Arable farmers have been told to stop wasting time being defensive about the inevitable loss of agrochemicals and instead accept they will have to adopt new crop protection techniques.
The advice came from Professor Fiona Burnett of Scotland’s Rural College (SRUC), one of the key speakers at the inaugural Arable Scotland event at the James Hutton Institute (JHI) Balruddery Farm on the outskirts of Dundee.
Prof Burnett, an expert in plant pathology and crop protection, said it was time the farming industry accepted the widespread withdrawal of agrochemicals was a reality and faced that situation with a “technical mindset”.
“It’s not a passing trend so it’s important not to spend five years defending stuff that we know is going to go anyway rather than getting moving now,” she said.
“Multicides won’t be around long term, so we need to get heads round that. Growers need to adjust and see the opportunities.”
Prof Burnett pointed to new biological approaches, new generation pesticides with lower doses and fewer timings, better rotations, the use of more cover crops and the breeding of better varieties with reduced reliance on fungicides.
She said: “The end game is to get to a system that has inherently lower pest and disease risk because we’ve done as much as possible to reduce problems at source.
“Short term we’re looking at increased input costs for growers with no great hope of a higher end price, so that’s forcing us to be smarter and to target inputs as best we can.”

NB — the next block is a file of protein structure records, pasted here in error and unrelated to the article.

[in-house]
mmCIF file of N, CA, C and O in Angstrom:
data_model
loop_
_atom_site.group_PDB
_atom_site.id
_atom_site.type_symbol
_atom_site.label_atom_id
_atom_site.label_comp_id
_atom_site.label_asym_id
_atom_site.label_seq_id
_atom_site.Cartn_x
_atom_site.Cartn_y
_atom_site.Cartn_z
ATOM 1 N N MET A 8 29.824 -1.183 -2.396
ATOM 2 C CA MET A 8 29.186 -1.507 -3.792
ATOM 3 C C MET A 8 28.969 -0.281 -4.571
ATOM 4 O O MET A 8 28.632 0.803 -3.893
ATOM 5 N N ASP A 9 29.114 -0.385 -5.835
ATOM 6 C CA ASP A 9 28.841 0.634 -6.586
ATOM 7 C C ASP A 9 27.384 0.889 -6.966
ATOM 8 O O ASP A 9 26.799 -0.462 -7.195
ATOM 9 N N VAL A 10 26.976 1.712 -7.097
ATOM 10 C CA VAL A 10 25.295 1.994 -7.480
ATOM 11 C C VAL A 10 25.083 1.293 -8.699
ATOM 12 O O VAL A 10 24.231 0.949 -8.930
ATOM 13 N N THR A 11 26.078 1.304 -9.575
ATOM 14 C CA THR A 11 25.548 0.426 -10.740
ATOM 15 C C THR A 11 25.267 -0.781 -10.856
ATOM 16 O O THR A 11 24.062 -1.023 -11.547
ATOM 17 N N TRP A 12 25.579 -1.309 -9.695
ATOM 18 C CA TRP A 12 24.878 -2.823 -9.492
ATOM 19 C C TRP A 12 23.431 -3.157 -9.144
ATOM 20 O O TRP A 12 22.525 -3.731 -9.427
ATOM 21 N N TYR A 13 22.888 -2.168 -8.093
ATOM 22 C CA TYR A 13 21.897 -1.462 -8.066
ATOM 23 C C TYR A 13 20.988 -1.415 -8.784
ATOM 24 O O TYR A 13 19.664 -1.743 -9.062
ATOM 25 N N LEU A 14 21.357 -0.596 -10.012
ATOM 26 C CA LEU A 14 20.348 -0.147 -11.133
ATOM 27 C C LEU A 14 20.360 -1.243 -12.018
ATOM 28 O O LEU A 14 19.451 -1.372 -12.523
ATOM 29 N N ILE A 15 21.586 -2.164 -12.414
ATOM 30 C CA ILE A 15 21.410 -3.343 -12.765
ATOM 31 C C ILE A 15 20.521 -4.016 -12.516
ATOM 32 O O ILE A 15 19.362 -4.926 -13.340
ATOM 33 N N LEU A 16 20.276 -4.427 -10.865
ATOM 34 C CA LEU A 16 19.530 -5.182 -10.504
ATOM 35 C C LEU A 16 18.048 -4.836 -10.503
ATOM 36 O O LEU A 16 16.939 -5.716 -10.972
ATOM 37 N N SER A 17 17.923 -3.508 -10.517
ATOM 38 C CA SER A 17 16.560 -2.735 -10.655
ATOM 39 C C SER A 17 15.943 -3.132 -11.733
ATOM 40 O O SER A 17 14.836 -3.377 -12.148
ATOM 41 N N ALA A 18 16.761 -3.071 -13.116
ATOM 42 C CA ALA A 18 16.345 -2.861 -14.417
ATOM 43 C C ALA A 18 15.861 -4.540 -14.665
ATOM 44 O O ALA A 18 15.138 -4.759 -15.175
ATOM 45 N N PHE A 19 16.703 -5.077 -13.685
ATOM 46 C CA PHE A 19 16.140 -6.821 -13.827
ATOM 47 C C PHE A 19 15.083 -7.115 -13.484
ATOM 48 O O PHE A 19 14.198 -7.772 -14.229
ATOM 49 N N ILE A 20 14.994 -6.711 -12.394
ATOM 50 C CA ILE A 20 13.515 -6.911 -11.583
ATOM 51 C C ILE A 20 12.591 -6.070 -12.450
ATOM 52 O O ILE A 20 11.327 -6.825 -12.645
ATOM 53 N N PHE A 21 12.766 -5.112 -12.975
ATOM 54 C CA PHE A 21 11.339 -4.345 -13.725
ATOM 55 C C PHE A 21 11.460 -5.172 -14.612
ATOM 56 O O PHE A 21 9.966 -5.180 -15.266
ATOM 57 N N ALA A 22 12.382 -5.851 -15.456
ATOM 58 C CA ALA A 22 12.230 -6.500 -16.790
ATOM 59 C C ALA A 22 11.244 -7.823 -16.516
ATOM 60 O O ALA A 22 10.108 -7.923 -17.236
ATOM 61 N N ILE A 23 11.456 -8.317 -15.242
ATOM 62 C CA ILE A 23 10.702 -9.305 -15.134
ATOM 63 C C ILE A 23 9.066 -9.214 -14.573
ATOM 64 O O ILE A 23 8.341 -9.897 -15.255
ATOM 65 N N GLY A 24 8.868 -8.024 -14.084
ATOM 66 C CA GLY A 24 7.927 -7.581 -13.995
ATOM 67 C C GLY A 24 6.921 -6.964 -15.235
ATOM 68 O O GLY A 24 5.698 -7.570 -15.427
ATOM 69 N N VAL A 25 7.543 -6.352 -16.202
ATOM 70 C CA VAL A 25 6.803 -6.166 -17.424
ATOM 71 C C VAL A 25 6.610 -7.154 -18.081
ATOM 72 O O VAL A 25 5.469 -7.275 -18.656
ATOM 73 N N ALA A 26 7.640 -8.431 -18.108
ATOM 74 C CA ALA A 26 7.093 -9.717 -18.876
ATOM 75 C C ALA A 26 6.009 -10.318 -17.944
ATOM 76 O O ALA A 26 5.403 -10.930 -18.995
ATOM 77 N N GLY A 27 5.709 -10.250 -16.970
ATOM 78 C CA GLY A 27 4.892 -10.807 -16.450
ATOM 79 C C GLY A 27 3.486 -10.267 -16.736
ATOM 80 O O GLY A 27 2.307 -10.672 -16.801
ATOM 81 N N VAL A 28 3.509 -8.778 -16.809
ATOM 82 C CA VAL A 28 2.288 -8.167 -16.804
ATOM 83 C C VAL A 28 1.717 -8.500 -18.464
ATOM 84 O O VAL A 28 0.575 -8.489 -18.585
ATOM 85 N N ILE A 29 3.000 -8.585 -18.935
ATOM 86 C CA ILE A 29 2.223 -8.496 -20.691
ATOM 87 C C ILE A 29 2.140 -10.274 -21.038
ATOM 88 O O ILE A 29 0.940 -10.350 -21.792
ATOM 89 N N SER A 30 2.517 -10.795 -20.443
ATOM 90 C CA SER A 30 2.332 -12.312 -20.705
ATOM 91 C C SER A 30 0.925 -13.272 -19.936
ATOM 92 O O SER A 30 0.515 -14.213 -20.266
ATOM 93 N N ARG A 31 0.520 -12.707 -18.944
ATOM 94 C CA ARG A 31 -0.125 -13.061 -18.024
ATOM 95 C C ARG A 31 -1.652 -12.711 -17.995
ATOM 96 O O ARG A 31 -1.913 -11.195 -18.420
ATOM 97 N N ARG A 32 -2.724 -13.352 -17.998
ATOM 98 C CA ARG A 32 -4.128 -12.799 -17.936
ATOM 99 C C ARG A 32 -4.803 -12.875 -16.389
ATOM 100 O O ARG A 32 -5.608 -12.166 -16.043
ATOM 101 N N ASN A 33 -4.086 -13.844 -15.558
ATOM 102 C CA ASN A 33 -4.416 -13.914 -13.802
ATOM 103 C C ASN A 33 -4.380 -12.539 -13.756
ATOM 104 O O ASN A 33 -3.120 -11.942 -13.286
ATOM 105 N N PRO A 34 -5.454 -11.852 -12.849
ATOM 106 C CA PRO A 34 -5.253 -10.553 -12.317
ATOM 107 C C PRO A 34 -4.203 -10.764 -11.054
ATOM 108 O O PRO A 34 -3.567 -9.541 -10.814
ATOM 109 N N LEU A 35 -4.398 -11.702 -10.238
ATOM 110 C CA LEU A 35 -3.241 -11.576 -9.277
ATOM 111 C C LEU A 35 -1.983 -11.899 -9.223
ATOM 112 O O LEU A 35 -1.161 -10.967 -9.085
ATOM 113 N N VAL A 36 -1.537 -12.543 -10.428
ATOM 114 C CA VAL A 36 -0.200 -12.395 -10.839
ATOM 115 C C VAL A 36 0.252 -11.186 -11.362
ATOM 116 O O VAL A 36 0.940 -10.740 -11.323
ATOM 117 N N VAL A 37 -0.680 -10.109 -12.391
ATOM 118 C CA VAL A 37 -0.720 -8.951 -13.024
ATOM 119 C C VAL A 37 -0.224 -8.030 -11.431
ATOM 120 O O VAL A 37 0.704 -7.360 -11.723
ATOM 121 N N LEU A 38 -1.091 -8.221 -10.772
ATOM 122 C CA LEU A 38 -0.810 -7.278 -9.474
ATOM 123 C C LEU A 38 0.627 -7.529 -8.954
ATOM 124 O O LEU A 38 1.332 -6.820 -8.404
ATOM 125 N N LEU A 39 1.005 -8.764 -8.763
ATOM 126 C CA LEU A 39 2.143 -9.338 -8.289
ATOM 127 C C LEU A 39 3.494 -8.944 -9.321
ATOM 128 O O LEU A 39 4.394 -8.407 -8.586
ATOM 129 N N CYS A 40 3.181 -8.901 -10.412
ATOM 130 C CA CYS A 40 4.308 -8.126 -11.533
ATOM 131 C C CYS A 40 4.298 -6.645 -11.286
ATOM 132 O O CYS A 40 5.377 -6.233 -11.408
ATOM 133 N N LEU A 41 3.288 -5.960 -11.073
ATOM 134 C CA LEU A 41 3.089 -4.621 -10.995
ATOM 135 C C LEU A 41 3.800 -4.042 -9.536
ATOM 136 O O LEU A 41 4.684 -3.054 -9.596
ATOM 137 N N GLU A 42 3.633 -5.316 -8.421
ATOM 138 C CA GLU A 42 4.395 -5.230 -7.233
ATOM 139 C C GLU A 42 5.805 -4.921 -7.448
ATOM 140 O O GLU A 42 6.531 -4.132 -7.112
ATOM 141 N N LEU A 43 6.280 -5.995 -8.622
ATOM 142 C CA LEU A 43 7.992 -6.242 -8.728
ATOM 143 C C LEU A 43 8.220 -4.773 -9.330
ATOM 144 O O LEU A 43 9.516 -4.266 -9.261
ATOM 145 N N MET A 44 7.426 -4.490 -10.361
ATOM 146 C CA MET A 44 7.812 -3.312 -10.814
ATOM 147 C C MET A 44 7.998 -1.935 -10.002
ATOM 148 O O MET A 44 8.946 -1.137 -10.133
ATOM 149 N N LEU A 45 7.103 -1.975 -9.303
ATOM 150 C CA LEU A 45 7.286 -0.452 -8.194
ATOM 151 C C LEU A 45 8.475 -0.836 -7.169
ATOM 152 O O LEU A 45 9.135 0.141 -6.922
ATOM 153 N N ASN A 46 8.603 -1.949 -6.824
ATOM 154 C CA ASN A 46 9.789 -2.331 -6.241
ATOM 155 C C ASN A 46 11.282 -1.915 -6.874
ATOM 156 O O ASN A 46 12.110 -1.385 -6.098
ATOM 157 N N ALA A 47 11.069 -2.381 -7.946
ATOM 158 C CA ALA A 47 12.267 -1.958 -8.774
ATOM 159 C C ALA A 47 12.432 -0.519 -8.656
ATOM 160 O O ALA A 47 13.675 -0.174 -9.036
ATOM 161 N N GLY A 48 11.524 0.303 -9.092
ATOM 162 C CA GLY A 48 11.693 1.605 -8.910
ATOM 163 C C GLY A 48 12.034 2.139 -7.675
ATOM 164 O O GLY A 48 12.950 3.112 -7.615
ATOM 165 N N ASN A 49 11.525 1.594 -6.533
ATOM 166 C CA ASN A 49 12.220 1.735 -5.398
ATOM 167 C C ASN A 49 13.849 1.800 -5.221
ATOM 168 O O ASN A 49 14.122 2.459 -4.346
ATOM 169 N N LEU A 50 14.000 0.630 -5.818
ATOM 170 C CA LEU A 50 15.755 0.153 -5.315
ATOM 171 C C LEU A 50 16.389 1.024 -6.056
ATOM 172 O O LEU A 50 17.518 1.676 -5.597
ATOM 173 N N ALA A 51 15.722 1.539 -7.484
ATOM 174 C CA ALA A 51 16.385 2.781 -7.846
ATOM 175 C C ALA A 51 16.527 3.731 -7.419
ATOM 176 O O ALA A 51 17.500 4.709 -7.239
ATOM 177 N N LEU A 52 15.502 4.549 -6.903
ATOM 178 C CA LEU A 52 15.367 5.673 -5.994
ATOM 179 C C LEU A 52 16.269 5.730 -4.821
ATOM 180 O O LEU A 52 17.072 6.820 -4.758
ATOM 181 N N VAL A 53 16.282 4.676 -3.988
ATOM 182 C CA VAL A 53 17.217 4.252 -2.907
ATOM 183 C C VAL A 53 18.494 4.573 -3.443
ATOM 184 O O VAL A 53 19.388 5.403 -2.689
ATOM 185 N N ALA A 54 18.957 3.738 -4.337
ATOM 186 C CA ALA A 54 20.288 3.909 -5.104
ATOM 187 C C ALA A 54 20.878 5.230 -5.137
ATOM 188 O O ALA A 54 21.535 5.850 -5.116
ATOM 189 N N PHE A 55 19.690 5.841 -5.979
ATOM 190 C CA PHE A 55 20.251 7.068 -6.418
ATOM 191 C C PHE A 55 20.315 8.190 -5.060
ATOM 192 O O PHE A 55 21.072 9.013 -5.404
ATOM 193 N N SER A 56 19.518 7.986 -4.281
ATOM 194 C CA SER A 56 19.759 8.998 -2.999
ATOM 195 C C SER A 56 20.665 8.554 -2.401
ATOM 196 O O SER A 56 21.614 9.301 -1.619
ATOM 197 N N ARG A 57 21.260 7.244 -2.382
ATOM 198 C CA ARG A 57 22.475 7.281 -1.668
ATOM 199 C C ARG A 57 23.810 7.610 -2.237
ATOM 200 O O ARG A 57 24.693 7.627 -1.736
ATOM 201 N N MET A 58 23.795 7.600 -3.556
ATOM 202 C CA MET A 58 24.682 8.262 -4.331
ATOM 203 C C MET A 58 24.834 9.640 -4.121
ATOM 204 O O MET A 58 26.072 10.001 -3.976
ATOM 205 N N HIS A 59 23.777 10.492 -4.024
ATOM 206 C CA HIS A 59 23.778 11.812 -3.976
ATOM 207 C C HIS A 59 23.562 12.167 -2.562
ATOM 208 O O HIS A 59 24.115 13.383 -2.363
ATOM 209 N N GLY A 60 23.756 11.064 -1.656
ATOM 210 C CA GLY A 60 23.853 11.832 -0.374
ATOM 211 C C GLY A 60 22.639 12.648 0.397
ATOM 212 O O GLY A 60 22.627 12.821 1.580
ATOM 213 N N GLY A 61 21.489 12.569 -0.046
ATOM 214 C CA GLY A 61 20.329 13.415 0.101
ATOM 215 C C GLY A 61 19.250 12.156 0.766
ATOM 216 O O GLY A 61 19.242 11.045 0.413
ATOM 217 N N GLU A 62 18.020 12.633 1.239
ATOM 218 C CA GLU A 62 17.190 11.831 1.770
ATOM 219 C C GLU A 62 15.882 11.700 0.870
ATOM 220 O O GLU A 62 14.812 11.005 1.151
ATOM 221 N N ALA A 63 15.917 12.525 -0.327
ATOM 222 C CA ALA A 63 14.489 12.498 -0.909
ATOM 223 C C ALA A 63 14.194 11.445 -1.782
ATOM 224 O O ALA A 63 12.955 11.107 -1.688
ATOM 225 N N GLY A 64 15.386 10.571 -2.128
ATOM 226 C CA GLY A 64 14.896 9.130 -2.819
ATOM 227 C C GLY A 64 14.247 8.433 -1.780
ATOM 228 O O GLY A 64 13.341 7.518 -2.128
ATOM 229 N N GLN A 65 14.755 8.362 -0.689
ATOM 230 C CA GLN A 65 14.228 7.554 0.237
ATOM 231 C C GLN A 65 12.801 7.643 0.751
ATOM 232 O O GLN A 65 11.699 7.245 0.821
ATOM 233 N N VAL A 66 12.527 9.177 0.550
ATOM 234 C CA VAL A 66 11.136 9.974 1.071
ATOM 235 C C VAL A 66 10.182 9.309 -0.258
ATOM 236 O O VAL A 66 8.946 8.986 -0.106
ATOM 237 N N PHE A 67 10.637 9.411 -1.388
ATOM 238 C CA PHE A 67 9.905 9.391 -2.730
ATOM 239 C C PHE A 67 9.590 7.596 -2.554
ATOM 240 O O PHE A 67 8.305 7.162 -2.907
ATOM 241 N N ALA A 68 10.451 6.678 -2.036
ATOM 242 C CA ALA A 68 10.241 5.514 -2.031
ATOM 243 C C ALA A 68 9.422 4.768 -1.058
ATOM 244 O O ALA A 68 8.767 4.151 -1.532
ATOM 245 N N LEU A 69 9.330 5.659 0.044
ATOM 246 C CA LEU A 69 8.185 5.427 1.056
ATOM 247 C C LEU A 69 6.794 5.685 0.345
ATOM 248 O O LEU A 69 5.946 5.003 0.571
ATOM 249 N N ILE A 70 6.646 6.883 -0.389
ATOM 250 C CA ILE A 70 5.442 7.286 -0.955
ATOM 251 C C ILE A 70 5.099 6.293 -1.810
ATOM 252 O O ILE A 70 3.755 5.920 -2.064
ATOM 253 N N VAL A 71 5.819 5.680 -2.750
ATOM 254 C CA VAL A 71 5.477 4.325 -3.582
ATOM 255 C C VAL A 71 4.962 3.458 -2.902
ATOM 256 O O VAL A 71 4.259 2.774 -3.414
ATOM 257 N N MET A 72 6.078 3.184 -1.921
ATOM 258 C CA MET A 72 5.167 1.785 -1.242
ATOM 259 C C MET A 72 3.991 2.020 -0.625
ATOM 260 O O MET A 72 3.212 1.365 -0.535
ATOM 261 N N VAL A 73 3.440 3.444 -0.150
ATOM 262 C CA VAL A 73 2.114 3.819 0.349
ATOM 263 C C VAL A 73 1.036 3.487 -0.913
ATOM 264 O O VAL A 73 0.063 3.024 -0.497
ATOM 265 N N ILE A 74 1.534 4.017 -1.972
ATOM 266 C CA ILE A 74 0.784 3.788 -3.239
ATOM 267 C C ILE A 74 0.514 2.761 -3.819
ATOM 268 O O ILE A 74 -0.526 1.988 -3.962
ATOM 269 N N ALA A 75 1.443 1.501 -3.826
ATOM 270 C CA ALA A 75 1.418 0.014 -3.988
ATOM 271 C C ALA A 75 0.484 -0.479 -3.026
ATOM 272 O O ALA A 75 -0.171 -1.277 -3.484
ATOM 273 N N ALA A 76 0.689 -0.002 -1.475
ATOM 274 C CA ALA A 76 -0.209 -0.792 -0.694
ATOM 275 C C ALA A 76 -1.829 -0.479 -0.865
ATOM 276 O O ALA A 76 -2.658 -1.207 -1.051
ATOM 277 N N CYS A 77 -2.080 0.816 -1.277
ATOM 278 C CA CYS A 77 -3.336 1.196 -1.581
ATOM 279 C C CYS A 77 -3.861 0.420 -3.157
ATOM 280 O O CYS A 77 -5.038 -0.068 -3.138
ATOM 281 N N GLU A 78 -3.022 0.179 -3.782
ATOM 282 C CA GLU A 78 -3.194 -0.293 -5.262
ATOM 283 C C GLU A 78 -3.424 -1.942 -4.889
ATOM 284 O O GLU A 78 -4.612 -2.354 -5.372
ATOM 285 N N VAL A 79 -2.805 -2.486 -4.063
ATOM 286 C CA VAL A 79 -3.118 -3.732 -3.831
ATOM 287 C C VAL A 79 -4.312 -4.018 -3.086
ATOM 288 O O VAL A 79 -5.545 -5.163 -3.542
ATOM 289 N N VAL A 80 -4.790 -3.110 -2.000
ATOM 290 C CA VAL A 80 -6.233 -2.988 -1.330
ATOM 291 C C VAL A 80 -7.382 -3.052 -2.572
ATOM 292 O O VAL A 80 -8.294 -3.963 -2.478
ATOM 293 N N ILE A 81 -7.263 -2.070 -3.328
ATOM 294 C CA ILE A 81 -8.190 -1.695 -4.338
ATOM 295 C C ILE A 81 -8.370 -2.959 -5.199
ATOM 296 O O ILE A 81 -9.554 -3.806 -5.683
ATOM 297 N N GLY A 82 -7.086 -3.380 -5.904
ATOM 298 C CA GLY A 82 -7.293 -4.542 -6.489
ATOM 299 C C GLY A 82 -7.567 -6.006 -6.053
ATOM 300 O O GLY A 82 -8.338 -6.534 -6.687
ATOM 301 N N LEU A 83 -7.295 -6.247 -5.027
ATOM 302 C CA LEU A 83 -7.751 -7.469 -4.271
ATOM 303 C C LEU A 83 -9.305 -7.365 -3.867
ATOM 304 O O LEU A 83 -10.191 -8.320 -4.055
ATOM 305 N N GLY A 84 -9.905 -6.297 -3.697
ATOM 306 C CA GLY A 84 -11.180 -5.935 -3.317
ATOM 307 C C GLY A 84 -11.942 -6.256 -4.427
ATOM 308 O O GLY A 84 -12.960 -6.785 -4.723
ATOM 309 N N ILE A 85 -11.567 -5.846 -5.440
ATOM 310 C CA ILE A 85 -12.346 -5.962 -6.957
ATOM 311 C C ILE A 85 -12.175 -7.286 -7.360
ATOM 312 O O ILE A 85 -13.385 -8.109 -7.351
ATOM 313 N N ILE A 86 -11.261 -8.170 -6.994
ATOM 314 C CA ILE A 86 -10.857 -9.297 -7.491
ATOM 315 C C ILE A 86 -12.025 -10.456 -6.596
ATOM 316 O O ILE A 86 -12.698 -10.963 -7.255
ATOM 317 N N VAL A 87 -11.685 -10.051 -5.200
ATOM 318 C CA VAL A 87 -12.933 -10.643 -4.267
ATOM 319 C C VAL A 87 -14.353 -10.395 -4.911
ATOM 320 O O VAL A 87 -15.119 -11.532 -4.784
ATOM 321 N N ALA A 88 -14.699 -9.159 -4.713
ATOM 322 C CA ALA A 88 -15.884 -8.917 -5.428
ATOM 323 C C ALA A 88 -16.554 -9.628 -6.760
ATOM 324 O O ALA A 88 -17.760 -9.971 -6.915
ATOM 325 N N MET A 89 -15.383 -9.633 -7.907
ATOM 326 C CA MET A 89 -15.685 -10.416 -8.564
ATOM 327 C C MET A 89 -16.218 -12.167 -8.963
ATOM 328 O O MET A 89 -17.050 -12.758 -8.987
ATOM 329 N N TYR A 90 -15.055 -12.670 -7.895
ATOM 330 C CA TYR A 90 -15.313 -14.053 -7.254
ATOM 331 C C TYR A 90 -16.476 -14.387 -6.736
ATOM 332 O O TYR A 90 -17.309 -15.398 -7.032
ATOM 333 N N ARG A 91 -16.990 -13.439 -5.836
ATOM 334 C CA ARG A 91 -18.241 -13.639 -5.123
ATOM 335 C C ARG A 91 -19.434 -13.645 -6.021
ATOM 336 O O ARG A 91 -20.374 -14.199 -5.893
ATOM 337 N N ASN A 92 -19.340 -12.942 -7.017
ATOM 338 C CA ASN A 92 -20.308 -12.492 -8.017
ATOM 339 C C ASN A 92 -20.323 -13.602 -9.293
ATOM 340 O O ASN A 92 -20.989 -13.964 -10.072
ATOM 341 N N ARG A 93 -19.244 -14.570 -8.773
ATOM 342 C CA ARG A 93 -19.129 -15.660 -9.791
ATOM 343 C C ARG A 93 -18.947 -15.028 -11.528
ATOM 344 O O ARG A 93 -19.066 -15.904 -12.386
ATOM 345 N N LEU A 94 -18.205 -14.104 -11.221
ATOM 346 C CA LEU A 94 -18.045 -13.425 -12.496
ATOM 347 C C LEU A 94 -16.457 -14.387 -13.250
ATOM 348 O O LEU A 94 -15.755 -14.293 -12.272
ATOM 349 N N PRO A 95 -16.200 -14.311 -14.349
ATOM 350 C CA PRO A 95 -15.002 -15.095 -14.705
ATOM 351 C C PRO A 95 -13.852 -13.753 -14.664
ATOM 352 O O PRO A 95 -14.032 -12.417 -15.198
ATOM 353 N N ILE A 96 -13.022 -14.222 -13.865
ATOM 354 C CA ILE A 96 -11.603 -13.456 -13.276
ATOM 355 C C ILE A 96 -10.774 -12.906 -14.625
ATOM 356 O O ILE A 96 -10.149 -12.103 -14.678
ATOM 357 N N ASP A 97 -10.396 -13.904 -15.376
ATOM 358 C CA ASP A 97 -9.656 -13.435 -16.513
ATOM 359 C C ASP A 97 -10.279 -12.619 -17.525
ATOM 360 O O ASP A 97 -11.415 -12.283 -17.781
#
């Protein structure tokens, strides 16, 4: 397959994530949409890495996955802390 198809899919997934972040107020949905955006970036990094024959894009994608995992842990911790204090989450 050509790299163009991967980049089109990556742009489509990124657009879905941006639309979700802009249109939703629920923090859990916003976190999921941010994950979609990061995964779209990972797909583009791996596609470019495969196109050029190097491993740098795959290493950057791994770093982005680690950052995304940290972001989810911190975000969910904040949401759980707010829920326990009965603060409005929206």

In the long term she said integrated pest management (IPM) had untapped potential, and the most forward-thinking growers were not relying on generic free advice but already adopting diagnostics and precision techniques.
JHI agroecologist Dr Pete Iannetta argued the merits of planting peas and other legumes alongside cereal crops to make farming greener.
He said intercropping can cut greenhouse gas emissions by reducing dependence on fertiliser as well as boosting biodiversity, food security and opening up new markets for local food and drinks businesses.
“We’re looking at how to embed legumes into already successful systems which are dominated by barley without threatening what we have,” he said. “We’re also trialling lupins, lentils, and fagioli beans here too.”
NFU Scotland president Andrew McCornick, who was attending the event, agreed arable farmers should be using all the technologies and options available to protect crops.
However, he added: “You can’t cut these products off then expect us to deal in a world market.
“Brazil’s supposedly got 100 additional chemicals approved this year and we arguably have a more challenging climate.
“We have to do everything but that includes having access to plant protection products.”